She sighed happily. There was still so much to do—there was always so much to do—but for now, she was content to rest here and enjoy the happiness that her life’s work brought to her and so many others.



THE END

---


And that's a wrap, everyone. This epilogue is more of a brief "where-are-they-now" sort of deal. I hope everyone liked the story. This entire project really was fun to write. Special thanks to all my readers, as well as to @cross_off and @Thirteenth for inspiring this whole deal.

If you're reading this... thank you. And stay magical.
~Dee
 

Bowser's Family Vacation

Johto League Champion
Writer
Team Delta
Pokédex No.
301
Caught
Jul 1, 2019
Messages
972
Nature
Rash
Pronouns
She/her
Pokémon Type
Dragon, Cool
Pokédex Entry
"Am I Mario's babysitter? Are you going to call me every time that guy blows his nose, or what?"
No, AJ and Alette..! Krookodile is so good for BW; she must have been great during the League Battles. I bet you had the soda scene to foreshadow Alette's (in game) death. I just thought it was funny at the time!

Felix had conjured some small gaming device from seemingly nowhere and was tapping away at it
That is what we call a pro gamer move. If I were a kid and had to wait that long that late at night, there's no way I would last otherwise! :P

Gerald Harmonia
Welp. Now I'm gonna think "Gerald" is an evil name too. Anything with even a tangential connection to Ghetsis is evil. XD

Each of you will have a few minutes to make your case.
Oh God, it's a real job interview. This is more stressful than the Pokemon League!

Yay for compromise! Cindi knows the heart of Alderland, but Nate has a real talent for understanding consumer taste.
T-T My kids are so happy, and they deserve it!
 
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rowantobias

Conqueror of the Celadon Gym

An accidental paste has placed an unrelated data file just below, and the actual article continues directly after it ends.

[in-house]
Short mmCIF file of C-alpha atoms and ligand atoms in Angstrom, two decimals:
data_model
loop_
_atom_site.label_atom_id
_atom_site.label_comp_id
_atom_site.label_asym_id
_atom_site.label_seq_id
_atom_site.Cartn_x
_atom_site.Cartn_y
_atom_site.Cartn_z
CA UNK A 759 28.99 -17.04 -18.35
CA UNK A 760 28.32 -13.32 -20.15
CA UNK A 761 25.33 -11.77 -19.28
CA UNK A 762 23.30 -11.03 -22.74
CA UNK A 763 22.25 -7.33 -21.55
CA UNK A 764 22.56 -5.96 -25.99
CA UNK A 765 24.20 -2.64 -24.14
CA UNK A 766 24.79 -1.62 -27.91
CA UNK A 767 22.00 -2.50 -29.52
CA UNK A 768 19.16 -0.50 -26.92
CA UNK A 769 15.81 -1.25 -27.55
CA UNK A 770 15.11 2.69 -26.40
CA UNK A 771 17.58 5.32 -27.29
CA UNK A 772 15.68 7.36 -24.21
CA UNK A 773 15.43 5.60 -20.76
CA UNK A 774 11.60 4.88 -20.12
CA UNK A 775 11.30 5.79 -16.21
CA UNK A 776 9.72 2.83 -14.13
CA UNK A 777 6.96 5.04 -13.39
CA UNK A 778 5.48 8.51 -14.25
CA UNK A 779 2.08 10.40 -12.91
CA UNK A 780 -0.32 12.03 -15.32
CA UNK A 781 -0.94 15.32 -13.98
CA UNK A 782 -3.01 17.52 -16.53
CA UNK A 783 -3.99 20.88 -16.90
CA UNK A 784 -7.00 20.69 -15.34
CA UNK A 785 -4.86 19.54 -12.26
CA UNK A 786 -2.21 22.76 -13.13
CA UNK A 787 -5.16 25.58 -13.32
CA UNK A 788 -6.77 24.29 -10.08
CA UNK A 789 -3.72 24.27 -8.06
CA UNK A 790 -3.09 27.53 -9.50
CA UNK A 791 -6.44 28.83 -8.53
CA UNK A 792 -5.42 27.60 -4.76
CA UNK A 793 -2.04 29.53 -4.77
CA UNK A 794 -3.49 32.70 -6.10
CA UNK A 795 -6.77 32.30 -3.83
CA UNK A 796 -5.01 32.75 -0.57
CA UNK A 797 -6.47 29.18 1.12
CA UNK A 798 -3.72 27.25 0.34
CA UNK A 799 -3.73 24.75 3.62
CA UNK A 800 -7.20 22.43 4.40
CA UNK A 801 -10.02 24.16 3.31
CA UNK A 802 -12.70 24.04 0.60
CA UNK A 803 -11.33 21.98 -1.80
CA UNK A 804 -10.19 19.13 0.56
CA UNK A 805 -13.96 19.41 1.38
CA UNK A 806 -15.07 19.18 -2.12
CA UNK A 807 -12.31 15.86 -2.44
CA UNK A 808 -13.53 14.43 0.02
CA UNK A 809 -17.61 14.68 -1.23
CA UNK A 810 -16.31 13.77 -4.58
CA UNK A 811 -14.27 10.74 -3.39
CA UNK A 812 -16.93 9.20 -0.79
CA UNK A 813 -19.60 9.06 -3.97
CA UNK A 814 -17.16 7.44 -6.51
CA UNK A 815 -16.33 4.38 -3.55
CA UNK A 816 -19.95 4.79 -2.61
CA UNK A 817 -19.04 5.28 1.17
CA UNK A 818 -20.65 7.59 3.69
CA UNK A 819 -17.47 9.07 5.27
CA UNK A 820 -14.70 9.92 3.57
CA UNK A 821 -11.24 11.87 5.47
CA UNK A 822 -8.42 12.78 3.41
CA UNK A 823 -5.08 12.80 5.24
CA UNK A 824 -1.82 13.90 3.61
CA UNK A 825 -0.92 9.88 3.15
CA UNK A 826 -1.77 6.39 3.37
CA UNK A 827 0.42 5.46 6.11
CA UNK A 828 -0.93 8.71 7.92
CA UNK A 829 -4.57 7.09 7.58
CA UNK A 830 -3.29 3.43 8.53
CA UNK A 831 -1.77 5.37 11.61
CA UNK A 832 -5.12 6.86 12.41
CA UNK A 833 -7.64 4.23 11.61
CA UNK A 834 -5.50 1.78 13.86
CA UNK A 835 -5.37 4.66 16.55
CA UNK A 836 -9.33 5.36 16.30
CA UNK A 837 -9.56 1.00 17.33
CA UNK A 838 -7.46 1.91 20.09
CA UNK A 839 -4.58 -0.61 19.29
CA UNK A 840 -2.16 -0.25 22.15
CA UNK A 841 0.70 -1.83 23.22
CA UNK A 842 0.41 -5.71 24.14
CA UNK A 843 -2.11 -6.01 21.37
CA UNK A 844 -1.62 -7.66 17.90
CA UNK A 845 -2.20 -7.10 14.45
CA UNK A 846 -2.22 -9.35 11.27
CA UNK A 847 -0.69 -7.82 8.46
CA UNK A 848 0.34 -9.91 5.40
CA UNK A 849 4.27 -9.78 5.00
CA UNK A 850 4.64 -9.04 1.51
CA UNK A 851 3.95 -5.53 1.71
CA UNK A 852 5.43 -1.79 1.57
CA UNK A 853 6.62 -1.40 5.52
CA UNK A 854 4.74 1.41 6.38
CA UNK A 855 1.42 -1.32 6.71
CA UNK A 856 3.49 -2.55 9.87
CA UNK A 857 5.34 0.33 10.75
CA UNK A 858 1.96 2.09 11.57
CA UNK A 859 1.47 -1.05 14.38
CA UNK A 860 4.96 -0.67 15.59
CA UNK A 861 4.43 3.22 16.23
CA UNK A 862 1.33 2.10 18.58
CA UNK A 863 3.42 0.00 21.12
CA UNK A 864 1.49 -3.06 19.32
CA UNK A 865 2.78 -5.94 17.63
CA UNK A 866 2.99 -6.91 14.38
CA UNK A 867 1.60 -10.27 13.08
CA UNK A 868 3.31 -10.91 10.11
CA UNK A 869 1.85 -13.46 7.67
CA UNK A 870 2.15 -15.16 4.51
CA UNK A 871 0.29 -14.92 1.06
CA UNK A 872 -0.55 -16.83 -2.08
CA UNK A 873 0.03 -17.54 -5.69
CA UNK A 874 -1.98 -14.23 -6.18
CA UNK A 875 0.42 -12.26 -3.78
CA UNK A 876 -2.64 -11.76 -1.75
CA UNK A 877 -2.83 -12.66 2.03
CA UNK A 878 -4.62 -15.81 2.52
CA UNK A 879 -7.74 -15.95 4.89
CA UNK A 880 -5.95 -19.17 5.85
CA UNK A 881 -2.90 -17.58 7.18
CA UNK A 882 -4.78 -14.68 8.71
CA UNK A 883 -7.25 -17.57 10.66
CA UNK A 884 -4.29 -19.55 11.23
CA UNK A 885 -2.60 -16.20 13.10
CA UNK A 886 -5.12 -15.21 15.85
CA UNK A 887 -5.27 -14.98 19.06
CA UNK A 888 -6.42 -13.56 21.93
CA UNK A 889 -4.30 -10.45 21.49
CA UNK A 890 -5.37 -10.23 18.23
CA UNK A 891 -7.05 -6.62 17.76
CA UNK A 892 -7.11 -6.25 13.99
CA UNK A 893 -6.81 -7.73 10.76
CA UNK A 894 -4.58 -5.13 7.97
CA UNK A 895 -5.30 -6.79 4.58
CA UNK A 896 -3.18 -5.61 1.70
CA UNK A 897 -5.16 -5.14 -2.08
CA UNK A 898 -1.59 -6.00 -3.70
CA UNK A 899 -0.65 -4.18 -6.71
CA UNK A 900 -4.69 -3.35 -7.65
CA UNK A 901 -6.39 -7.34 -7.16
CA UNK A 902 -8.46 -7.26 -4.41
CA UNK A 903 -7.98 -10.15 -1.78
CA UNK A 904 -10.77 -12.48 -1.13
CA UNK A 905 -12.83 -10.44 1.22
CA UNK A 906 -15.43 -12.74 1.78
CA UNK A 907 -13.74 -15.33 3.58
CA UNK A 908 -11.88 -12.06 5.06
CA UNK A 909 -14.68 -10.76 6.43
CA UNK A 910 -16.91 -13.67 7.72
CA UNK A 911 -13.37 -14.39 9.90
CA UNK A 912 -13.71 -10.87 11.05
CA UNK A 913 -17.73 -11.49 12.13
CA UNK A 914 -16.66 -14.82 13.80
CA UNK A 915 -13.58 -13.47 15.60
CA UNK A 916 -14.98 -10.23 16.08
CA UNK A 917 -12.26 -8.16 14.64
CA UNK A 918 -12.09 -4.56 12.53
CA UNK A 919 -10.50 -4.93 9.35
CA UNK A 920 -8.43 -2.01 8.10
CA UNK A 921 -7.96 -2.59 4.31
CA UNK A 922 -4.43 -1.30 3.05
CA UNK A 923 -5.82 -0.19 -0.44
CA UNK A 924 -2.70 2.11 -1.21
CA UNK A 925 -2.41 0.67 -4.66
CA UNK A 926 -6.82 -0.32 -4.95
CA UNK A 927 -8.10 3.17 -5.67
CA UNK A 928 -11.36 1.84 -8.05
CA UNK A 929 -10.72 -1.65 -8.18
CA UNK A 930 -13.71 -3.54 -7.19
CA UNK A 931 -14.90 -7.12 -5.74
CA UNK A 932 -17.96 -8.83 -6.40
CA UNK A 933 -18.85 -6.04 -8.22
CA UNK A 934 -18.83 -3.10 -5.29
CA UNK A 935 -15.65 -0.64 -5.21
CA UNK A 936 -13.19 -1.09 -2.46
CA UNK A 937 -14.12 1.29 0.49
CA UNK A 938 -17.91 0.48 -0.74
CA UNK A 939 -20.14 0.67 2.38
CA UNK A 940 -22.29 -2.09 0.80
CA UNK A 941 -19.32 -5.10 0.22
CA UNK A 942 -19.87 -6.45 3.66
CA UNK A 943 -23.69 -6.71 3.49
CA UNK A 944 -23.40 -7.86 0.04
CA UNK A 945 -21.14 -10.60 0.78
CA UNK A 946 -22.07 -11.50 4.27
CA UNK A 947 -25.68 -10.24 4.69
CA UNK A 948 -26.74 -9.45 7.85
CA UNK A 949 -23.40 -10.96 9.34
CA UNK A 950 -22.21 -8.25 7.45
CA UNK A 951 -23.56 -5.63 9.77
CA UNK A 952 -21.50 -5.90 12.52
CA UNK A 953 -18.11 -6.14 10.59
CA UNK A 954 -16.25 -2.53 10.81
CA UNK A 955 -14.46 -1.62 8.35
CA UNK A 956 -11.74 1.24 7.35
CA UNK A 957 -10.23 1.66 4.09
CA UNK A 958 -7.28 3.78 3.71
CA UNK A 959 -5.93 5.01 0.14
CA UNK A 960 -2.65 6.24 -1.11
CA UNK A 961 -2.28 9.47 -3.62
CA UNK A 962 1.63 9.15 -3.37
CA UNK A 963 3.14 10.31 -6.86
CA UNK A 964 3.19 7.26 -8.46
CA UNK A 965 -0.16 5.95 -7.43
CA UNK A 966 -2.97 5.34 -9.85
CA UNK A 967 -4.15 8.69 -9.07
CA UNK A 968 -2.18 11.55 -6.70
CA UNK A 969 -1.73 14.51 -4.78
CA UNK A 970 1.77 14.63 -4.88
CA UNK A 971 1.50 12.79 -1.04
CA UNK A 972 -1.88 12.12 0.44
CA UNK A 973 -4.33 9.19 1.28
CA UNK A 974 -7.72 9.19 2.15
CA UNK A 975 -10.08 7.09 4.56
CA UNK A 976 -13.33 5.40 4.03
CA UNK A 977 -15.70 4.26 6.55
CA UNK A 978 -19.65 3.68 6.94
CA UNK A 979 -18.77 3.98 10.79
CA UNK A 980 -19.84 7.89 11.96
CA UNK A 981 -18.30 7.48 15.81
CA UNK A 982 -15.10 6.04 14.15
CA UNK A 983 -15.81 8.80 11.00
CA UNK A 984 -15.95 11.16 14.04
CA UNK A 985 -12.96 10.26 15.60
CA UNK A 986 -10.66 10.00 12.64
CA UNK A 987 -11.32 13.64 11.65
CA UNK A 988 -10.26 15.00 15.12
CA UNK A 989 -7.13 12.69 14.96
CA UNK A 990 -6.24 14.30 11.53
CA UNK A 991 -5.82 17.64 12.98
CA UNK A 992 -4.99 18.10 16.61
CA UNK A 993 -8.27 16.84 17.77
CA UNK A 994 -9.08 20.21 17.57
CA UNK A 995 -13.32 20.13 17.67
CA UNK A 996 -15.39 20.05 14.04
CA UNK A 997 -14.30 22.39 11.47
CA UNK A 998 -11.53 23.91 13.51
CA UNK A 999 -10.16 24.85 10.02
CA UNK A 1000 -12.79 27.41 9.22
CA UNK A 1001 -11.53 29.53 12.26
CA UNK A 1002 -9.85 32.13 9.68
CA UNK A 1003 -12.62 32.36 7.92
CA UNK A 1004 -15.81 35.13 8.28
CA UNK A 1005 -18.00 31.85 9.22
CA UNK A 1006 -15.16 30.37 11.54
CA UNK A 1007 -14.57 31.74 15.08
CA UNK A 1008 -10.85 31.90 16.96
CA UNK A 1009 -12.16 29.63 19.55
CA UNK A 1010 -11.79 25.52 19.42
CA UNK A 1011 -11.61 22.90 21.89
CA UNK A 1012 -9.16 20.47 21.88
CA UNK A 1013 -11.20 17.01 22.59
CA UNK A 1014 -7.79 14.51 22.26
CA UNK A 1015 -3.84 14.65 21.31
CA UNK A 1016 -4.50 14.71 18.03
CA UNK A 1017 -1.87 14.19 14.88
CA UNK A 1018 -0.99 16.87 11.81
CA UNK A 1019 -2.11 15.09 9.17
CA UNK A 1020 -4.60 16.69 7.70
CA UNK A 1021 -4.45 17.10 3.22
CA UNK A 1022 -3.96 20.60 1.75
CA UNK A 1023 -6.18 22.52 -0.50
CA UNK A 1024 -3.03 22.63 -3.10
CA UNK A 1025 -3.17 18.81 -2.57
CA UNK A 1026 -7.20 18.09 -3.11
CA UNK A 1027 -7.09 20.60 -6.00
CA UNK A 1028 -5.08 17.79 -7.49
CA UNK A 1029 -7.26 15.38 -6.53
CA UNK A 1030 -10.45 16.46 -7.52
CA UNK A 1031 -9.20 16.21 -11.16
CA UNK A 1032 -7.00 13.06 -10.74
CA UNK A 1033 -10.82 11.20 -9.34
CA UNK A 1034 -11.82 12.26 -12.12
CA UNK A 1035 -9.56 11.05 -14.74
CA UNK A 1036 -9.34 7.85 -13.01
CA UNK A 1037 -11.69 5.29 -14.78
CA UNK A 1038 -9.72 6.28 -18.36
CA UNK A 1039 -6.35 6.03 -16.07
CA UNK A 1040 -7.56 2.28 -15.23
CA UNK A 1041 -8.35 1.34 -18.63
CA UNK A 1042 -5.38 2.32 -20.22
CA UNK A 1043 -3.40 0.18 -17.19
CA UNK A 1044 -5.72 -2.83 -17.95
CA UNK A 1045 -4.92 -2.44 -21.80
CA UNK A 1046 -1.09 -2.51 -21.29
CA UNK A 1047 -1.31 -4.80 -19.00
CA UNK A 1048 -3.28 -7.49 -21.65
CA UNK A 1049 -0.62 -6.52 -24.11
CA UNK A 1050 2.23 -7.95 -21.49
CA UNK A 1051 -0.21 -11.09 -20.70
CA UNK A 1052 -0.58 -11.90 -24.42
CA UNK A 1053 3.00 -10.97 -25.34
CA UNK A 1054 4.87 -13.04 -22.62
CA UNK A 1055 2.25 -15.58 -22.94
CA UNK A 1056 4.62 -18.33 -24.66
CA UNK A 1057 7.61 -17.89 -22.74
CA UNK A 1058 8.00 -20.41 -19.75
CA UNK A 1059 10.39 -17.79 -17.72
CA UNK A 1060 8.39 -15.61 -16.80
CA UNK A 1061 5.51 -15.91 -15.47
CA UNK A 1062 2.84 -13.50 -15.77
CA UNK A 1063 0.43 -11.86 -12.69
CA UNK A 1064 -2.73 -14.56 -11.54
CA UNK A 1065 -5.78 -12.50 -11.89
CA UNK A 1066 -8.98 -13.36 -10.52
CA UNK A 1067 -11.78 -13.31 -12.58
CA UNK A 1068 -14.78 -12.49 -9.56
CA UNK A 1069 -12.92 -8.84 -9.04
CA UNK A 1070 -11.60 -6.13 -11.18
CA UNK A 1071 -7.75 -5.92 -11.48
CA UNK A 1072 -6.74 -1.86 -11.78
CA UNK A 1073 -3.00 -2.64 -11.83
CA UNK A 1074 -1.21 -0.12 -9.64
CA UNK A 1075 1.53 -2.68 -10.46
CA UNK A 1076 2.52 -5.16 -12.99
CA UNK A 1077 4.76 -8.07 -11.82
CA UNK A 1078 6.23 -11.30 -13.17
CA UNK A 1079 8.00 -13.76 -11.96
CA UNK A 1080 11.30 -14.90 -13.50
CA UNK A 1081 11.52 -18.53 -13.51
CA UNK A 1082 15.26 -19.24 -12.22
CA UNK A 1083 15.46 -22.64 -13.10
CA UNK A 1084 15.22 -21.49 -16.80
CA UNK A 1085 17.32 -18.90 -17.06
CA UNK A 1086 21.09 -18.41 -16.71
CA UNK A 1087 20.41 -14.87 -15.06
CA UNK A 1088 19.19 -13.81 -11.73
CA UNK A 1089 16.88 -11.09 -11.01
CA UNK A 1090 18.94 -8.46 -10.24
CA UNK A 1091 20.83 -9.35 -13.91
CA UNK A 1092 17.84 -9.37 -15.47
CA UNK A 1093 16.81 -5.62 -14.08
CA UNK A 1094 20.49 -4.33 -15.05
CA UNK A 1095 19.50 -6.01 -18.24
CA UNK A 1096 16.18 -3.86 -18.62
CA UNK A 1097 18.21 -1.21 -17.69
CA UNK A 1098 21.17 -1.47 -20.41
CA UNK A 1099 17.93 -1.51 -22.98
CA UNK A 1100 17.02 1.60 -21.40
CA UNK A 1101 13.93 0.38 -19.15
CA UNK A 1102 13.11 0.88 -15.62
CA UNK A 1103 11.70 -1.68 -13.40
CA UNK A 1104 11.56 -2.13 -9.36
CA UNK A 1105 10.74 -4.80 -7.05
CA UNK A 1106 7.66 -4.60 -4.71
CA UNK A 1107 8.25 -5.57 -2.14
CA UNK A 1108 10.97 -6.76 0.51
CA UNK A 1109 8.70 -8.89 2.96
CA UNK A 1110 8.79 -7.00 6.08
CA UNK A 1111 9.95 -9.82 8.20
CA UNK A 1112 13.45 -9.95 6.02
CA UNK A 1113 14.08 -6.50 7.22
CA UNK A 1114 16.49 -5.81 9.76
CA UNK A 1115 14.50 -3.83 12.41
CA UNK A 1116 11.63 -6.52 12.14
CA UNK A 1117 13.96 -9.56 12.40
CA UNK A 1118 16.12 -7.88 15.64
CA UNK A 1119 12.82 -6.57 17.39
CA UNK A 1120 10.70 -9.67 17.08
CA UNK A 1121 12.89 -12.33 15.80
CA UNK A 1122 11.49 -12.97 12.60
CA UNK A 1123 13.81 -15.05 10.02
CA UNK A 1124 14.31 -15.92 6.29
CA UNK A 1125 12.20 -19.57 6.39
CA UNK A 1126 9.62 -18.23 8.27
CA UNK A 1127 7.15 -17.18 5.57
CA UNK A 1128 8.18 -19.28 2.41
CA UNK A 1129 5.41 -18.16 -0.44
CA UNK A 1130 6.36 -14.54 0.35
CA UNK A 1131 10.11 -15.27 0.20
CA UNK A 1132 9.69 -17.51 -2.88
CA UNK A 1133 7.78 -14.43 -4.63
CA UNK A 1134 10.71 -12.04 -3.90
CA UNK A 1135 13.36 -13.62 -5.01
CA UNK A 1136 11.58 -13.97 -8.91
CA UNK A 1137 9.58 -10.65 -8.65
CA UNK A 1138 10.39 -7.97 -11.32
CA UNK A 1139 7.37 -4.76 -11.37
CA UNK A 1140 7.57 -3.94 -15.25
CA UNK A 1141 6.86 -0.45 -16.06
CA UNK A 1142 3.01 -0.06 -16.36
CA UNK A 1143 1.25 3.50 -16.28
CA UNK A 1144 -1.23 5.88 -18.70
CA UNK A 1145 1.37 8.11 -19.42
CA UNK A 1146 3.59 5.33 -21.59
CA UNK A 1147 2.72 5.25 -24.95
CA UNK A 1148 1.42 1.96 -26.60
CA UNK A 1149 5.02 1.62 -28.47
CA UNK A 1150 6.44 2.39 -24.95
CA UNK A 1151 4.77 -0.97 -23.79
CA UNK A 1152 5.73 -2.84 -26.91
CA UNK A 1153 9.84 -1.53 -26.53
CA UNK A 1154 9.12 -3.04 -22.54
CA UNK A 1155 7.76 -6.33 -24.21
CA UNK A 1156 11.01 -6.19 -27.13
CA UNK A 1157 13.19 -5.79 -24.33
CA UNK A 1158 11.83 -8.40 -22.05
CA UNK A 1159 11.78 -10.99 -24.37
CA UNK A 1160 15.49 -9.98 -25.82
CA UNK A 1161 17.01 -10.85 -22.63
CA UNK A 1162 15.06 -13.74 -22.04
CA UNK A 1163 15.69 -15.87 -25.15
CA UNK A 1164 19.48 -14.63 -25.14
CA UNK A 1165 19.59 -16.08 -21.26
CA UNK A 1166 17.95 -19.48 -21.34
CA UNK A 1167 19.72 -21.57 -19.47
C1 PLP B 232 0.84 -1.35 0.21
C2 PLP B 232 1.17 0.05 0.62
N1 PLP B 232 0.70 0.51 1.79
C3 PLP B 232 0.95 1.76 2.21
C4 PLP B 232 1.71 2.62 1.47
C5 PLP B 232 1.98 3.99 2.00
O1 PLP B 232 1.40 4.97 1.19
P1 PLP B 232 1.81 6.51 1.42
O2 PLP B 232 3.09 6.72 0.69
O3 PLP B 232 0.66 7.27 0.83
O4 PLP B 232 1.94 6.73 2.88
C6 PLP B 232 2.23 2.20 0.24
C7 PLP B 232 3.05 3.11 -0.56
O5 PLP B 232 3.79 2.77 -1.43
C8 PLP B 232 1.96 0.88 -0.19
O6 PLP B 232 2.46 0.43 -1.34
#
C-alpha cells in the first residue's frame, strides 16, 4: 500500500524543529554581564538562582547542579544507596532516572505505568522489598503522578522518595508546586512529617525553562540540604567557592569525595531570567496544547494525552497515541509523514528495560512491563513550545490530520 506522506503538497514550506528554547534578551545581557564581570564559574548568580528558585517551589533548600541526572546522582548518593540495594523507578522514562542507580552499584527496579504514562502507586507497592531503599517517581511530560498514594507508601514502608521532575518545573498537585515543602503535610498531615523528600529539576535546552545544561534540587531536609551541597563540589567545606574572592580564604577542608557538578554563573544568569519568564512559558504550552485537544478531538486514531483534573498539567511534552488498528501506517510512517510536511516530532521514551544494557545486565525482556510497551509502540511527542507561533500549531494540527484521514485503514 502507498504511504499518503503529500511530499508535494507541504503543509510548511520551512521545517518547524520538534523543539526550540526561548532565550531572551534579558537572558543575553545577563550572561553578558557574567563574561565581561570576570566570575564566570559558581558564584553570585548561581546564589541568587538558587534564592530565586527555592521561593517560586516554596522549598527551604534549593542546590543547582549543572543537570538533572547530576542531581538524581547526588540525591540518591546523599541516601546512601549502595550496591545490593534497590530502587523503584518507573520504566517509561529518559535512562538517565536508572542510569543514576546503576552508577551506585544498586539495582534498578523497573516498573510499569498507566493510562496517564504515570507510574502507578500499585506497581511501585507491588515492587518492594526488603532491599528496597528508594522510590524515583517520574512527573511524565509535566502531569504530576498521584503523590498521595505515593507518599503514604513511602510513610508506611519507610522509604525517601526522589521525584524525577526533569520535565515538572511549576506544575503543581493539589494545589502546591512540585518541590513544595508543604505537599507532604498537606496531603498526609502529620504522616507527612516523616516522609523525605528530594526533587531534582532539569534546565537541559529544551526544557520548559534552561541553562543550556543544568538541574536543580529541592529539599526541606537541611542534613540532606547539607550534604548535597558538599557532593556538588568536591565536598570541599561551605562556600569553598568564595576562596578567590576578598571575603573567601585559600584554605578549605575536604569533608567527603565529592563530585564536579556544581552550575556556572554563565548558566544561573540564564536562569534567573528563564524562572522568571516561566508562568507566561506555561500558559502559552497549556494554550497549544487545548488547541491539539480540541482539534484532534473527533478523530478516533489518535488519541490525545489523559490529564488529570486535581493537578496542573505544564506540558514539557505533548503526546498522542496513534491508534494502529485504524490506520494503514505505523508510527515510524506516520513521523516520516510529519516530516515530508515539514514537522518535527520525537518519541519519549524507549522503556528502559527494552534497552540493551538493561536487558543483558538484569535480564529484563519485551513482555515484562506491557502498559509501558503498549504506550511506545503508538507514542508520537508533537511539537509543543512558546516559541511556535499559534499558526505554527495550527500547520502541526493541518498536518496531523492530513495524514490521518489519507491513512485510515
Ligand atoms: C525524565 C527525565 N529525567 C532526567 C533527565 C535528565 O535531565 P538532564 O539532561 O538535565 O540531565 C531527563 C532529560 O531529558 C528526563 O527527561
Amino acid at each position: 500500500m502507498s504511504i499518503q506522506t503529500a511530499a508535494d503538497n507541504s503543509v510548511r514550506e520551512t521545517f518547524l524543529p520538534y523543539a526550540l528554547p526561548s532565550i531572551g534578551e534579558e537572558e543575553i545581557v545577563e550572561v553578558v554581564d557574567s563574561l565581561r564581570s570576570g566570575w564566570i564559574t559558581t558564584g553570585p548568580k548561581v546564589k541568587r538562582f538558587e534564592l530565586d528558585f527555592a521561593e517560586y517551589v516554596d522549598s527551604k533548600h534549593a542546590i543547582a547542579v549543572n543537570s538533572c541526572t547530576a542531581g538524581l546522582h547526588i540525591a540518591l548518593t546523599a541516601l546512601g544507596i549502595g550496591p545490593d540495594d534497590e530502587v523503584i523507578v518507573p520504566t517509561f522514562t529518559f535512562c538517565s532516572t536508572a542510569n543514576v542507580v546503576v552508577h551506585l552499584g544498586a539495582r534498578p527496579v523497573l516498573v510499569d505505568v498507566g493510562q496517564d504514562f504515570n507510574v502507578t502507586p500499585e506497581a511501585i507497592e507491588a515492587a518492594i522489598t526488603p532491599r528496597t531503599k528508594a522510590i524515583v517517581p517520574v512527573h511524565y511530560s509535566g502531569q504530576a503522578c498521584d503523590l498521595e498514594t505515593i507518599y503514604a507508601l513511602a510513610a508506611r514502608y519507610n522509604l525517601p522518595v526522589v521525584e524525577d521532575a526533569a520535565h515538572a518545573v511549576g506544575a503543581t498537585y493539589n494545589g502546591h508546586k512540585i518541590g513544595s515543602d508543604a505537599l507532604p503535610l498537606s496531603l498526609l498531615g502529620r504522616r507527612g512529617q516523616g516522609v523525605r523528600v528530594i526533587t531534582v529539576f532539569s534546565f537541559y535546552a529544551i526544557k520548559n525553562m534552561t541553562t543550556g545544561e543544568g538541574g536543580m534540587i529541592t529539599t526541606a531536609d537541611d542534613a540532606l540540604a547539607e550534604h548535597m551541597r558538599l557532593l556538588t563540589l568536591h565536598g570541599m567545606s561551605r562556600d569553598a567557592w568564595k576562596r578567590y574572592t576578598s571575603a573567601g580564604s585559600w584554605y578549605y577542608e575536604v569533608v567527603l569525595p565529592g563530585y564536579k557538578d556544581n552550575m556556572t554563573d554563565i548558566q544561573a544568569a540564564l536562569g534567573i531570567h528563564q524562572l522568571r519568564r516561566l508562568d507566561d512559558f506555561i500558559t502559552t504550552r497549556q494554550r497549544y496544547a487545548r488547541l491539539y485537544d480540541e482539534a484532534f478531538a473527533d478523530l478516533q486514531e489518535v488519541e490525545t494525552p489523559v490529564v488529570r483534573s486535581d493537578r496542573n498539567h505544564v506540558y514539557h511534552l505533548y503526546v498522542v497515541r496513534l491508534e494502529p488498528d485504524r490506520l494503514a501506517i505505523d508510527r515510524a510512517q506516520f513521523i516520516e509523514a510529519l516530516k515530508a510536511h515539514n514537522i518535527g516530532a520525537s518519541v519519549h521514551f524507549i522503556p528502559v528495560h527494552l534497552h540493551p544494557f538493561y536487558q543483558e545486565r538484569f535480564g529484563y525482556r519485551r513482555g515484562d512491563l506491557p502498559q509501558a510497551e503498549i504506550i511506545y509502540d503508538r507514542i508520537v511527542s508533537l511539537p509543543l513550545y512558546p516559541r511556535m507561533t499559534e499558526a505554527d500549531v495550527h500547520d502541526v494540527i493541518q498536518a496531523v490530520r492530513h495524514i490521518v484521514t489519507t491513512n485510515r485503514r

Artist
Team Delta
Pokédex No.
1616
Caught
Mar 7, 2020
Messages
39
Location
California
Nature
Hasty
Pronouns
they/ae
Pokémon Type
Water, Flying
Pokédex Entry
This Pokemon gushes about its girlfriend for hours on end.
me reading "her wife" and clutching my chest, i--

THIS NUZLOCKE... is revolutationary, imo, i absolutely adore the detail you gave to each of the lands and the research that went into them. the concept itself is novel, and i, having an eye for trans subtext, totally called it when the scene happened...

i think bianca was an excellent, if surprising, addition to the team! i was really not expecting it at all...

also, very glad cheren doesn't end up getting a redemption arc, imo. bianca was never malicious towards cindi so i'm really glad with how she ended up. but cheren... well, i think it's fine that he wasn't addressed after bianca cut him off! sometimes you don't need a complex bad guy, sometimes they're just bad people.

anyway i'm rambling a bit but i absolutely love your writing! i still need to read the darkness we carry, though i do want to say i did read some of it and i was impressed with your writing in what i did read! thank you so much for the excellent storytelling :D
 
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Reactions: Dee

Dee

THIS IS MY HAPPY FACE
Writer
Team Alpha
Pokédex No.
147
Caught
Jun 26, 2019
Messages
538
Location
Zion National Park
Nature
Sassy
Pronouns
They/Them
Pokémon Type
Bug, Clever
Pokédex Entry
A regular writer of fanfics and other works, this pokemon loves puns, bugs, and the outdoors.
  • Thread Starter Thread Starter
  • #33
me reading "her wife" and clutching my chest, i--

THIS NUZLOCKE... is revolutationary, imo, i absolutely adore the detail you gave to each of the lands and the research that went into them. the concept itself is novel, and i, having an eye for trans subtext, totally called it when the scene happened...

i think bianca was an excellent, if surprising, addition to the team! i was really not expecting it at all...

also, very glad cheren doesn't end up getting a redemption arc, imo. bianca was never malicious towards cindi so i'm really glad with how she ended up. but cheren... well, i think it's fine that he wasn't addressed after bianca cut him off! sometimes you don't need a complex bad guy, sometimes they're just bad people.

anyway i'm rambling a bit but i absolutely love your writing! i still need to read the darkness we carry, though i do want to say i did read some of it and i was impressed with your writing in what i did read! thank you so much for the excellent storytelling :D
aaaaaaaa thank you! This comment means so, so much to me; SfY was a huge passion project for me when it was running. It was inspired by my first trip to Disney World that I took the summer that I started that...

And yes, I'm so glad the LGBTQ content resonated! Being fluid myself it's so important to have queer representation, and bianca and cheren were very deliberate. I agree, Bianca isn't a bad person and her apology is heartfelt and true, and I think that forgiveness is important for her... and completely undeserved for Cheren lmao. like bye bitch

But yes, it was so touching to see this comment again... I'm so glad the run touched you in that way, and I'm glad you like it! I like your own PMD run too :>